I have not the least Dependance in what Genl Harrington [inserted: writes] in respect to a fleet of our allies, being upon the Coast of South Carolina or Georgia, - had that been the Case, Admiral Rodney would never have suffered the Troops now in Virginia, to have sailed from New York, under a Convoy of only One Fifty gun ship and Three frigates, - besides, Lord Cornwallis who has now been march'd a month from Charlotte, would have been more expeditions in his movements; had he any cause to apprehend, an attack upon the Sea Line of the Southern States: - for these reasons, and from the advanced season of the year, - I cannot believe there is either French or Spanish Fleet, upon the Coast. I shall be very happy to be mistaken ~ As [2] the Enemy seem to have taken a fixed position at Winsborough, and Camden, and fortified the Latter; it behoves us to do the like, in the best situation for us - in doing which, our Strength, Magazines, Resources, Health and Preservation of the Troops, are to be considerate. - for this purpose I could wish to see you here, for a Day or two; when the sense of the General Officers, may be collected upon that and other Important Subjects; not prudent to trust to writing, by this mode of conveyance ~ I shall order a Strong Escort from the Cavalry to meet you at Phiser's, to relieve, those you may think it necessary to bring with you from camp.
- You will give your Directions to Genl. Morgan, upon whom the Command will devolve, in your absence, taking his Opinion upon the present posture of affairs, before you set out. - Your Letter of the 31:st ultimo came to my Hands the 6th.. ins:t, upon the March from Hillsborough. - I am astonished at what you tell me, in regard to Colonel Polks refusing to supply the Continental Troops with provisions - and at the very alarming Distress you are reduced to, for want of that essential article. - to increase your numbers must encrease your wants: - I must therefore repeat my desire of seeing you, as soon as possible. ~ General Butler acquaints me there are Numbers of the Militia discharged from your camp, whose Terms of Service are unexpired, - one Regiment being to serve until the 25th. Instant, and the other until the 5th. December - the General thinks they have deceived you, as to the Time, they were to remain. - you will discover the bad tendency of letting them go Home before their Time is out, as they will all in future expect like indulgence. - The badness of the weather, which appears likely to last; The badness of the Roads; and wretchedness of our Draught Horses, will necessarily detain us here some Time; Long enough perhaps, for us, to decide upon the most eligible Spot for our next Station. With much Regard I am Dear Sir your affectionate, hble Servant Horatio Gates.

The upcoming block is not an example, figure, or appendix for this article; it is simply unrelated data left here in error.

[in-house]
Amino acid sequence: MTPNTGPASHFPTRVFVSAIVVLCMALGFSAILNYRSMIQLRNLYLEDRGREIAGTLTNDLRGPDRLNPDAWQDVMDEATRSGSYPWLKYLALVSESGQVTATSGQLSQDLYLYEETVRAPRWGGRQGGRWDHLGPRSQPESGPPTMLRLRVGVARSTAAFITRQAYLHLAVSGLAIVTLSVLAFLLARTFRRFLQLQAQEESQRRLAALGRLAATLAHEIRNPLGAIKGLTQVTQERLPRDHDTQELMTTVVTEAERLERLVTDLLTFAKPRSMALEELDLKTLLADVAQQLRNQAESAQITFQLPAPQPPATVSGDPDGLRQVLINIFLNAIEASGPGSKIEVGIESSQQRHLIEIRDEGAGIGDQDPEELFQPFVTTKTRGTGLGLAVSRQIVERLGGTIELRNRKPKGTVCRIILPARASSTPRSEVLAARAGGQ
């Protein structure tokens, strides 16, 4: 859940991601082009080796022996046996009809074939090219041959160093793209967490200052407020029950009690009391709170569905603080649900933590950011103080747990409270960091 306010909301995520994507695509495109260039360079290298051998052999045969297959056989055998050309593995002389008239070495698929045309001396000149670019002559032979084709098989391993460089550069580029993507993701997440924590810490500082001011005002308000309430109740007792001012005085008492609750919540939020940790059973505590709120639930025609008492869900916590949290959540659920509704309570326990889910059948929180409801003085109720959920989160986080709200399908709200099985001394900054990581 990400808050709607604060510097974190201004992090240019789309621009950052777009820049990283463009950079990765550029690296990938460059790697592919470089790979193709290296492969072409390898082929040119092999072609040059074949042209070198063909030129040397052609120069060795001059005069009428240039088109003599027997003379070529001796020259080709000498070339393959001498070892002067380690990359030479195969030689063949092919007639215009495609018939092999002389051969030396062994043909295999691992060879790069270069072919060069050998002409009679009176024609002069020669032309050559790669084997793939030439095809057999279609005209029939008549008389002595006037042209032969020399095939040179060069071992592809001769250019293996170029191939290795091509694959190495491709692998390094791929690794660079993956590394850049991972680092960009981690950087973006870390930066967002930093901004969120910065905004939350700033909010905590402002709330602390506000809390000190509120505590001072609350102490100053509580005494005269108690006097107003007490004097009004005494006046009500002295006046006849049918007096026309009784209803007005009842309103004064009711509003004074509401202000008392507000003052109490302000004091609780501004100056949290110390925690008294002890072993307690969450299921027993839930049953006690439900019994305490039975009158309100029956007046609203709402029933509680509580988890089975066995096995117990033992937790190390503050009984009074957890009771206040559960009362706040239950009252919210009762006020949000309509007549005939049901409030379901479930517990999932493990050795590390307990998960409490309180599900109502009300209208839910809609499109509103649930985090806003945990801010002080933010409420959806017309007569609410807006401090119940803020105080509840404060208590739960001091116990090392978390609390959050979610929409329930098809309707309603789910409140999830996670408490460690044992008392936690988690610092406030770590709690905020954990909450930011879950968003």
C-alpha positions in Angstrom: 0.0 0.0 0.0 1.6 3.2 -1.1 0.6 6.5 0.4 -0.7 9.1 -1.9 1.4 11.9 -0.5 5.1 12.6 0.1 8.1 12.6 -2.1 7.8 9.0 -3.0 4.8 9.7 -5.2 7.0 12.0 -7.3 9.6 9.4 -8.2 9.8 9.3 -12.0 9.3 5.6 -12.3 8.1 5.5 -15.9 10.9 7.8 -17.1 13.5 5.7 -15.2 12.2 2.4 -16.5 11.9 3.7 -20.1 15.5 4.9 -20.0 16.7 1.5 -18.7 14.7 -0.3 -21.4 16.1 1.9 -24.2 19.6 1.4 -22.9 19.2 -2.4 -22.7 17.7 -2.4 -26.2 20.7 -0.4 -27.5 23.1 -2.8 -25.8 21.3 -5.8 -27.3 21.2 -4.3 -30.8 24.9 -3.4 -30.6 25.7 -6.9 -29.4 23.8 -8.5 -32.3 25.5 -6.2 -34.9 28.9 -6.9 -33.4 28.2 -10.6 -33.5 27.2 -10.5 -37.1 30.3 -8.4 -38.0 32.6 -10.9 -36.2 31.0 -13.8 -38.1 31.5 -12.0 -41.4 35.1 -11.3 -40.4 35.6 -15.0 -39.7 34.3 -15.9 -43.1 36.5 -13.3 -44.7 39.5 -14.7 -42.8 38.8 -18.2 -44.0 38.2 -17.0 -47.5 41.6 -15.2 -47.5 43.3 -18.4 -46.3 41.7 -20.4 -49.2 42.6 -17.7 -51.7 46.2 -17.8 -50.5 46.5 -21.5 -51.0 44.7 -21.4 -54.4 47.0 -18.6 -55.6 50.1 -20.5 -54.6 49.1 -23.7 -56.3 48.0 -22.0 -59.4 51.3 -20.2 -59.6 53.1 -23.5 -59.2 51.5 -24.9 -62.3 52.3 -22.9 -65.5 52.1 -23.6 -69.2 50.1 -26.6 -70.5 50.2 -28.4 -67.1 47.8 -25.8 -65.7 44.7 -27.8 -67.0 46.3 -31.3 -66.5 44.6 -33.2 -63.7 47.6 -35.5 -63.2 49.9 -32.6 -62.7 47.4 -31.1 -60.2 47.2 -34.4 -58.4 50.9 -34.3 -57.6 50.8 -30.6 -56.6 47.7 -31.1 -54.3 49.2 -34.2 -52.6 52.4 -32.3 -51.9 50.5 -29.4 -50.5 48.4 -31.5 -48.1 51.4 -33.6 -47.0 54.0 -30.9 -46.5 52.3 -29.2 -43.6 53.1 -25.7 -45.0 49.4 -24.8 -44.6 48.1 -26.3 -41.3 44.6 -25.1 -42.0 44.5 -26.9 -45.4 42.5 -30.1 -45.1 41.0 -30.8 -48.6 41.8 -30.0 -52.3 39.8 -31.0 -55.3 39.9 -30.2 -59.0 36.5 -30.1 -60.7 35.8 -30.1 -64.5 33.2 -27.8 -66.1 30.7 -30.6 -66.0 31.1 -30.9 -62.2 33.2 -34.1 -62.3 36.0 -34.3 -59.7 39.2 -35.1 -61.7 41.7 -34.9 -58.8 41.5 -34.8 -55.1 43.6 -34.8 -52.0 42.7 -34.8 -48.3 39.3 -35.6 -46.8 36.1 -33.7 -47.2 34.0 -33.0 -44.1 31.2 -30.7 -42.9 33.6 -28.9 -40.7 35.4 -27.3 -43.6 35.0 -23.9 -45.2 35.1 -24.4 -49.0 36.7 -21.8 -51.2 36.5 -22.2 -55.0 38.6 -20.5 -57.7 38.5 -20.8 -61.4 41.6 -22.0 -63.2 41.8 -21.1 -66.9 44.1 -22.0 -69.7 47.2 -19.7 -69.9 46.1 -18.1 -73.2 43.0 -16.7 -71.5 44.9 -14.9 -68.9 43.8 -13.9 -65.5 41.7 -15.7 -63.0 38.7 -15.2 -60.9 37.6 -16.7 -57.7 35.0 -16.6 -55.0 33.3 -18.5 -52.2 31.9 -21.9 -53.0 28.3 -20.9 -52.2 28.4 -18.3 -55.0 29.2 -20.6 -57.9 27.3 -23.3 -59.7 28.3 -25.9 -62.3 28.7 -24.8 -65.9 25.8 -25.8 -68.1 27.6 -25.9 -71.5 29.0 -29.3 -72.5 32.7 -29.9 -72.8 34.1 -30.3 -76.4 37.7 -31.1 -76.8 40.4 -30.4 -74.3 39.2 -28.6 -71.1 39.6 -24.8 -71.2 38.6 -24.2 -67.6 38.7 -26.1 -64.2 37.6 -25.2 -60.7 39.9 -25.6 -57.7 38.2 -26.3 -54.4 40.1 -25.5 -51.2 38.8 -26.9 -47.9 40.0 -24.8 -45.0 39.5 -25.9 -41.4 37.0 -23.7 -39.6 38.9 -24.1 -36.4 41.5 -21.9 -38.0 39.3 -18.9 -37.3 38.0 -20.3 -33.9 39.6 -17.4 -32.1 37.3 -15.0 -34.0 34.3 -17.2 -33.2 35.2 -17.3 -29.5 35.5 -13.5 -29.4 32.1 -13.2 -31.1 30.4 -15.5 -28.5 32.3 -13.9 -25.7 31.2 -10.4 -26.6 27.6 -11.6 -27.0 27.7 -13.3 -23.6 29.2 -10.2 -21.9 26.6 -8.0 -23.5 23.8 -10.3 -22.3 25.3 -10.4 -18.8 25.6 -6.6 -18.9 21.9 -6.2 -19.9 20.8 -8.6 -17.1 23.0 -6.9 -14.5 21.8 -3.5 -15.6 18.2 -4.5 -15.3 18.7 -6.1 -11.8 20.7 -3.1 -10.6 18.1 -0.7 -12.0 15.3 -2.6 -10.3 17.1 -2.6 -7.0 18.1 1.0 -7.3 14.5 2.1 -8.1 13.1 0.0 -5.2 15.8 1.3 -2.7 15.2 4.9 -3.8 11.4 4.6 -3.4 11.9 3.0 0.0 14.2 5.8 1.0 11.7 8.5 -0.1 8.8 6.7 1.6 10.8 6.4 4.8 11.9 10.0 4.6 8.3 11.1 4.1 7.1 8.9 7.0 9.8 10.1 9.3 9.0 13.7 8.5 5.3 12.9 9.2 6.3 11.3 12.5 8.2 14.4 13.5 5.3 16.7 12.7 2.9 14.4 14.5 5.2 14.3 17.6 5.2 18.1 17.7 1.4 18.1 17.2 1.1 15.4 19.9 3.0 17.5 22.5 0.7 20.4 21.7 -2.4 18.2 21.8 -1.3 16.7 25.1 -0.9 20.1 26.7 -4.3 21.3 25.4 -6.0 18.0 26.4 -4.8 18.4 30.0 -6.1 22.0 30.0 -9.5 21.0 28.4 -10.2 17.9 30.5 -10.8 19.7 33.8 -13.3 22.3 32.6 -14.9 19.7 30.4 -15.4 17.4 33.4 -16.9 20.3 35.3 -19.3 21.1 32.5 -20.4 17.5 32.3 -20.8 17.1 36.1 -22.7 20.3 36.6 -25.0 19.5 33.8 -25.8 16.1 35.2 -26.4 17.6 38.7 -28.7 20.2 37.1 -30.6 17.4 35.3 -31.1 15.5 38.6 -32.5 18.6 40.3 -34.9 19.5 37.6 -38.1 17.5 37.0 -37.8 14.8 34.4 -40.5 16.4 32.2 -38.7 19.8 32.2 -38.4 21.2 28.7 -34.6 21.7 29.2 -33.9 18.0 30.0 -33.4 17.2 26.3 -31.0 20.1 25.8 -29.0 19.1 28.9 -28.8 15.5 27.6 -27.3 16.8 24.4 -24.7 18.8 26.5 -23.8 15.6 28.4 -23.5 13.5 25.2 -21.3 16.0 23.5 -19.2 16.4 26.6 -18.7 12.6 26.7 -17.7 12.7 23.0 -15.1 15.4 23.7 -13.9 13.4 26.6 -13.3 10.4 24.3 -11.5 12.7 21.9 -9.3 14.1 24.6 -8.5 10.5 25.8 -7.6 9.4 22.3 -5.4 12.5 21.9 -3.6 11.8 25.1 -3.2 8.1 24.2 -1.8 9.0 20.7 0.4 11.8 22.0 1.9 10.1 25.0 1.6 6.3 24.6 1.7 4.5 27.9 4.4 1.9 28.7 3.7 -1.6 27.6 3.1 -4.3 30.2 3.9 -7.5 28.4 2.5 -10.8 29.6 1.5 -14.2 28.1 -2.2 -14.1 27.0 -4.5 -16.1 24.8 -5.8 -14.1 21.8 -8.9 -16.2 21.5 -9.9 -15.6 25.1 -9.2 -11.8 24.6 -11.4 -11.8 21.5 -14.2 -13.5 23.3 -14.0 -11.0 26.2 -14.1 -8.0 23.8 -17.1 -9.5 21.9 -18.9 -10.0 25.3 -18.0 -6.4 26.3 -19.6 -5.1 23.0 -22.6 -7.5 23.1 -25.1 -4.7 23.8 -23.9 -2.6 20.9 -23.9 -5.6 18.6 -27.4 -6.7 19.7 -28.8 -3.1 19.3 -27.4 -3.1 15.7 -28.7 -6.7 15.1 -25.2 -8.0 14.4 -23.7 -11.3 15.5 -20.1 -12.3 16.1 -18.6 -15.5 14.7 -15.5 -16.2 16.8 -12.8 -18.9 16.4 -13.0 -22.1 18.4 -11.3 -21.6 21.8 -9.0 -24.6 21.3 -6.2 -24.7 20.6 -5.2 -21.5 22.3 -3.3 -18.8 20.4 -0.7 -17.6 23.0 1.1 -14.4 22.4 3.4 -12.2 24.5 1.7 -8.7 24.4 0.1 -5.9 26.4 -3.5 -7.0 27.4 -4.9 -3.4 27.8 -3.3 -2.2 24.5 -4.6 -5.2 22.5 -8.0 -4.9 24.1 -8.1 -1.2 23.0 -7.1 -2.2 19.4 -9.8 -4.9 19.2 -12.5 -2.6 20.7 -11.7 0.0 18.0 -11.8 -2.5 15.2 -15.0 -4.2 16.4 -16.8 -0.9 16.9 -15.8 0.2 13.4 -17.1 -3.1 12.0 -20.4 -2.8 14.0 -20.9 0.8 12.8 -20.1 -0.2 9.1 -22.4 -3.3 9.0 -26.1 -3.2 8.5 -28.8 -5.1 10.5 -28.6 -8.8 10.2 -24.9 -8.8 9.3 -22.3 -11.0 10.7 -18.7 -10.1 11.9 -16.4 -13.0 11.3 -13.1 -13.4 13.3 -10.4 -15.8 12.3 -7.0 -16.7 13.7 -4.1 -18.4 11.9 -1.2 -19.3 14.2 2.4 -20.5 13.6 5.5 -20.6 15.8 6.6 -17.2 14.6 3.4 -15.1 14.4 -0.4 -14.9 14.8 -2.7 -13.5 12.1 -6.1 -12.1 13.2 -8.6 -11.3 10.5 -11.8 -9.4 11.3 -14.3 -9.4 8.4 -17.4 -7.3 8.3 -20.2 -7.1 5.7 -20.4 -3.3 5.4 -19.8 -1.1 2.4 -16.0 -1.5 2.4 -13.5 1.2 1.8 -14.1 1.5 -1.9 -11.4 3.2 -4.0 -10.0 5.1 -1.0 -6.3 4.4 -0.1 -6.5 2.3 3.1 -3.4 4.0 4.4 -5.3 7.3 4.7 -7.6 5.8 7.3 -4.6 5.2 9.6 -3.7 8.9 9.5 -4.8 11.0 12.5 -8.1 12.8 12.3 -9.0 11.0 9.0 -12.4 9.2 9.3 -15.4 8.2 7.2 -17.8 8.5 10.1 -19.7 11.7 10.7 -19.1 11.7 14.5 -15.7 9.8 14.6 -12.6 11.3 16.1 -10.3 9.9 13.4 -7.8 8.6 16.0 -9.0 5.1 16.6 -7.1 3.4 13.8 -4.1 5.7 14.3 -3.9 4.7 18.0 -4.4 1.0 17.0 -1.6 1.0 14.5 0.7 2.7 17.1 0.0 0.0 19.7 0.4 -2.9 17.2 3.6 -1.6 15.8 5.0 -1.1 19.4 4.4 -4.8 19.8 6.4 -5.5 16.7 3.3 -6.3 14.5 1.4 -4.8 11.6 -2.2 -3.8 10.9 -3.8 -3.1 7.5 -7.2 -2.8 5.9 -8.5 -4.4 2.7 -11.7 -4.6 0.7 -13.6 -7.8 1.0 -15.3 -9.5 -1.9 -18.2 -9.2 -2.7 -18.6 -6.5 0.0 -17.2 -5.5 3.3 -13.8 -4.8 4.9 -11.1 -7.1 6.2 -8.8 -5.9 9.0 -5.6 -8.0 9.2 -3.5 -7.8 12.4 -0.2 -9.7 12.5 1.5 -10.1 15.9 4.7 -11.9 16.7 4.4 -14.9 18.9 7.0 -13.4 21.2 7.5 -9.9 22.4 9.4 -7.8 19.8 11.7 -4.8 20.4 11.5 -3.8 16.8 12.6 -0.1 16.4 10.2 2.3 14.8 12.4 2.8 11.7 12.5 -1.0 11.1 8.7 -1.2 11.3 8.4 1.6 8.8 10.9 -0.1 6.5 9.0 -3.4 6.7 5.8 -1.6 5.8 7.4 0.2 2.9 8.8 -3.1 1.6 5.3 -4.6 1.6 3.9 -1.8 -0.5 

Major Genl. Smallwood.

Majr. Genl. Smallwood

[address leaf]
Salisbury November 13th. 1780.
From General Gates.
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Historical Era: American Revolution, 1763-1783

Subjects: Revolutionary WarRevolutionary War GeneralMilitary HistoryContinental ArmyMilitary CampBattle of CamdenBattlePresidentVice President

Sub Era: The War for Independence